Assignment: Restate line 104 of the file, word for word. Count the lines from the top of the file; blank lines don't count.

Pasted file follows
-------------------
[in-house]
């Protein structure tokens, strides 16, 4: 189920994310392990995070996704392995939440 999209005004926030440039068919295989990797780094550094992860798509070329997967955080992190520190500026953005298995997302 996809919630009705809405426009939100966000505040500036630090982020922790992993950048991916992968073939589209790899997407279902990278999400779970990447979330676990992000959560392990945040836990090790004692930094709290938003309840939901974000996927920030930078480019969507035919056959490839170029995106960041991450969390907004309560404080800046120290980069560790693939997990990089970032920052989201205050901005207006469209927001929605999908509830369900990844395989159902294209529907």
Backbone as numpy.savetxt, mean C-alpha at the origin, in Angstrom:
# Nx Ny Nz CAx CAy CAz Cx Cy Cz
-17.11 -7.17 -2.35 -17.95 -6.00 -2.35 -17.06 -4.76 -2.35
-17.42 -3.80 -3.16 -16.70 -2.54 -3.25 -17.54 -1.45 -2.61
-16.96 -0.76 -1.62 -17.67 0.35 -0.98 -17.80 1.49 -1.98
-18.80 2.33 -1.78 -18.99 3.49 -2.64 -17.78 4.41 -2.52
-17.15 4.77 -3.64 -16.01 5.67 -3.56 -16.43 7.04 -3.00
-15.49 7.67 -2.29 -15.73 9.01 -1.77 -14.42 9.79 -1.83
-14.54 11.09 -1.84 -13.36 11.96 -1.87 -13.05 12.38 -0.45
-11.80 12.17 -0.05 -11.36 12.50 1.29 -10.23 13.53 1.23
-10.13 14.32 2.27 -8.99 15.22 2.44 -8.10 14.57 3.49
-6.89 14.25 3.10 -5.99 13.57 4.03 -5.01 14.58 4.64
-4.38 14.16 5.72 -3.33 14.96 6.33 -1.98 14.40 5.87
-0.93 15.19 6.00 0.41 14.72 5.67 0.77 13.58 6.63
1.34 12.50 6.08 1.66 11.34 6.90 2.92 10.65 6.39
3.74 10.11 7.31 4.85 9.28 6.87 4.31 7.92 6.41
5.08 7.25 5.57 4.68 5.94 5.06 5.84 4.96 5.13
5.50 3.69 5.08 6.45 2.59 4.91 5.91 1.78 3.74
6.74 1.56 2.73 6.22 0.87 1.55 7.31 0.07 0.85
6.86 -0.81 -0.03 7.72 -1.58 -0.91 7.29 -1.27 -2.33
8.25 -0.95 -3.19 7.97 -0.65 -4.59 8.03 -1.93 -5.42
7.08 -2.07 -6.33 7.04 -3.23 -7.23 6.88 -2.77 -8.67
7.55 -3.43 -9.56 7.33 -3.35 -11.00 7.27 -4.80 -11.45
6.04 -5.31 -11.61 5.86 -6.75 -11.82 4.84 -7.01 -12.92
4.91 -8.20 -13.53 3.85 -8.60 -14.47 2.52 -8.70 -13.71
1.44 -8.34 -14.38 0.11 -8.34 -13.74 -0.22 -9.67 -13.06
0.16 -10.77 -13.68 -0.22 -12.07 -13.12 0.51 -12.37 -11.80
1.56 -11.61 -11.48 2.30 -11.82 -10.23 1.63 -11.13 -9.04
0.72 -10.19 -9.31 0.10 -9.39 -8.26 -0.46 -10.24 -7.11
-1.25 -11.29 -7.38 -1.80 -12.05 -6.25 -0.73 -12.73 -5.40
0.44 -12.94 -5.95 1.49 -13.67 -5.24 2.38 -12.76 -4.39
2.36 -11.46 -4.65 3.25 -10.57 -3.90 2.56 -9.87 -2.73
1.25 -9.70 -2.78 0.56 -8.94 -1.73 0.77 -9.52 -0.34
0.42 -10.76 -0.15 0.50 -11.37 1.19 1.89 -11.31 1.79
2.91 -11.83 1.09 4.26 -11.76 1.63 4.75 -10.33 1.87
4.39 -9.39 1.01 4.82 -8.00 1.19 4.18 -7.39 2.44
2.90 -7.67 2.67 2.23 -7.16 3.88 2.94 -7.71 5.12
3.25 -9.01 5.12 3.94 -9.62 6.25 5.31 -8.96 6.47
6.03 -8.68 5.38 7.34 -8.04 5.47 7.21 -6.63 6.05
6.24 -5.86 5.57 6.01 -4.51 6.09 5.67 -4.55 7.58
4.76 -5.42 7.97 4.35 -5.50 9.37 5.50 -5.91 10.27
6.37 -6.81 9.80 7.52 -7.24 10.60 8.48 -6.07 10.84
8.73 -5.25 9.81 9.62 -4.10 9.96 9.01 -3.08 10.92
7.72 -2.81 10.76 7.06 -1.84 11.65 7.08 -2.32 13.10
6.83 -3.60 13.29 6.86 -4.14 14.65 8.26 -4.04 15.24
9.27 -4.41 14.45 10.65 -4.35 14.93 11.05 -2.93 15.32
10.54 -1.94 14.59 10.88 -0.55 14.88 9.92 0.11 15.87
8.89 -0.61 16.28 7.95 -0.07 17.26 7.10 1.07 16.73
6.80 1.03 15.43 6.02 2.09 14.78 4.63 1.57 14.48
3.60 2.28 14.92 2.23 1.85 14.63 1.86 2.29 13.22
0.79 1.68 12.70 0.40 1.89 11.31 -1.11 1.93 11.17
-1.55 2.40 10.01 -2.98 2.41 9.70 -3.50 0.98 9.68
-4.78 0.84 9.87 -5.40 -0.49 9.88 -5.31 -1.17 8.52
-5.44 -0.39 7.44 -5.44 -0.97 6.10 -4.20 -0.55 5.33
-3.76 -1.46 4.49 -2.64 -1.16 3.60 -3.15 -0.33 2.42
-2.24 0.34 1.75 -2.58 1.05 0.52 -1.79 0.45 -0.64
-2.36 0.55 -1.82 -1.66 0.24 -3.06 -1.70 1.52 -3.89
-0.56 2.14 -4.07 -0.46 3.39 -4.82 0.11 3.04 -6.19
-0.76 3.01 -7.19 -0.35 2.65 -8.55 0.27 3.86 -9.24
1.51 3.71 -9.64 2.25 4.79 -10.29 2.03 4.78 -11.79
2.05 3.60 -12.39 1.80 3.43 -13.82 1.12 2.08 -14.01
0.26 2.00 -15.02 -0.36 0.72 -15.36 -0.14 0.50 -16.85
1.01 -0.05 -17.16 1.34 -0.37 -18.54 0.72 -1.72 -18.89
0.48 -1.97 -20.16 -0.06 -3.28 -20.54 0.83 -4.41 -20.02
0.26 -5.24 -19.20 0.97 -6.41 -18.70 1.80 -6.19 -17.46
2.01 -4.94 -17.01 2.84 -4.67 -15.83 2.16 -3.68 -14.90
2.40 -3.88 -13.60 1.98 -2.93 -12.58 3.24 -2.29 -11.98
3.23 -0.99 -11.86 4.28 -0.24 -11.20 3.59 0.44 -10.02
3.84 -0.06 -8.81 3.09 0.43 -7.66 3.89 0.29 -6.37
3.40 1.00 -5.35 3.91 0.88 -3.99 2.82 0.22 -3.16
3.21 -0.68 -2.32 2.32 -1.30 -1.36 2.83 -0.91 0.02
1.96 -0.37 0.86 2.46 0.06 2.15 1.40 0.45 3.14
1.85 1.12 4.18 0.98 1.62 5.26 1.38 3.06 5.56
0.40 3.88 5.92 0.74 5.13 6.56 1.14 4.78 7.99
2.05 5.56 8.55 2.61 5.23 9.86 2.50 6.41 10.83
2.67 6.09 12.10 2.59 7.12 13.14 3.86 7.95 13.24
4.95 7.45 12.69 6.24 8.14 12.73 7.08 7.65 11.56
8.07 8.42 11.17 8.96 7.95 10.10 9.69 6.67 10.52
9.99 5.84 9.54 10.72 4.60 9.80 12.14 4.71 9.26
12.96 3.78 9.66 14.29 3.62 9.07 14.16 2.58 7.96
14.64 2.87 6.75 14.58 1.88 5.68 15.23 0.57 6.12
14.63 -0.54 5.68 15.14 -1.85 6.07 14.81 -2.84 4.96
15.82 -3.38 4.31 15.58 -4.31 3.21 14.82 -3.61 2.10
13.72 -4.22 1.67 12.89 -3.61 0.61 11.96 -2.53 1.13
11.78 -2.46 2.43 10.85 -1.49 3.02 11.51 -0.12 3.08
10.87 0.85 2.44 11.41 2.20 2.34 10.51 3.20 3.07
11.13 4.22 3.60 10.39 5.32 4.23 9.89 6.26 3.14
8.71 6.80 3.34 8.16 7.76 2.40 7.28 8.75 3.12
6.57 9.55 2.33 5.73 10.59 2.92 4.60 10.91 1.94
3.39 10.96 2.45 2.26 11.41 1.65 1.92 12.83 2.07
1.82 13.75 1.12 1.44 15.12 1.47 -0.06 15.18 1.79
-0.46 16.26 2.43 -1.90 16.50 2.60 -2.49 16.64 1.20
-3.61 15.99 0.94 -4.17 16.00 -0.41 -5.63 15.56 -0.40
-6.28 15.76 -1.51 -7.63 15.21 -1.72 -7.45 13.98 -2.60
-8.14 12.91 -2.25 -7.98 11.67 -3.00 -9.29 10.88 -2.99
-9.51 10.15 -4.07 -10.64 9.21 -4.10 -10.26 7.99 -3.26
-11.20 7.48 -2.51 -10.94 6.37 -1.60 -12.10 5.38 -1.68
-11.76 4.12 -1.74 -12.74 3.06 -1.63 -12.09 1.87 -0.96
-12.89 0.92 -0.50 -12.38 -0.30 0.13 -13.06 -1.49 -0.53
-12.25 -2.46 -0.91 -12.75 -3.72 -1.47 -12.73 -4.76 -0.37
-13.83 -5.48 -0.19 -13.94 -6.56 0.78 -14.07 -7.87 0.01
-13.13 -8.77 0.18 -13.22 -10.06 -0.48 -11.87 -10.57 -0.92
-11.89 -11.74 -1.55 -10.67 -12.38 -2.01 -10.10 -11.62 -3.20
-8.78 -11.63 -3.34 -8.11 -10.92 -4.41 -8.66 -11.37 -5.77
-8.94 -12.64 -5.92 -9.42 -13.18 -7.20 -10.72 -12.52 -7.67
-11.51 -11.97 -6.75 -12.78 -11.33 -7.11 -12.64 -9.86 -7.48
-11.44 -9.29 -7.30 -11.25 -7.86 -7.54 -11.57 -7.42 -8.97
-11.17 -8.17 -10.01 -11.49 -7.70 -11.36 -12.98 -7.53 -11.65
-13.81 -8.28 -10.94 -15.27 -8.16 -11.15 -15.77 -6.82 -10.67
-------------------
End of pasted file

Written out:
-13.13 -8.77 0.18 -13.22 -10.06 -0.48 -11.87 -10.57 -0.92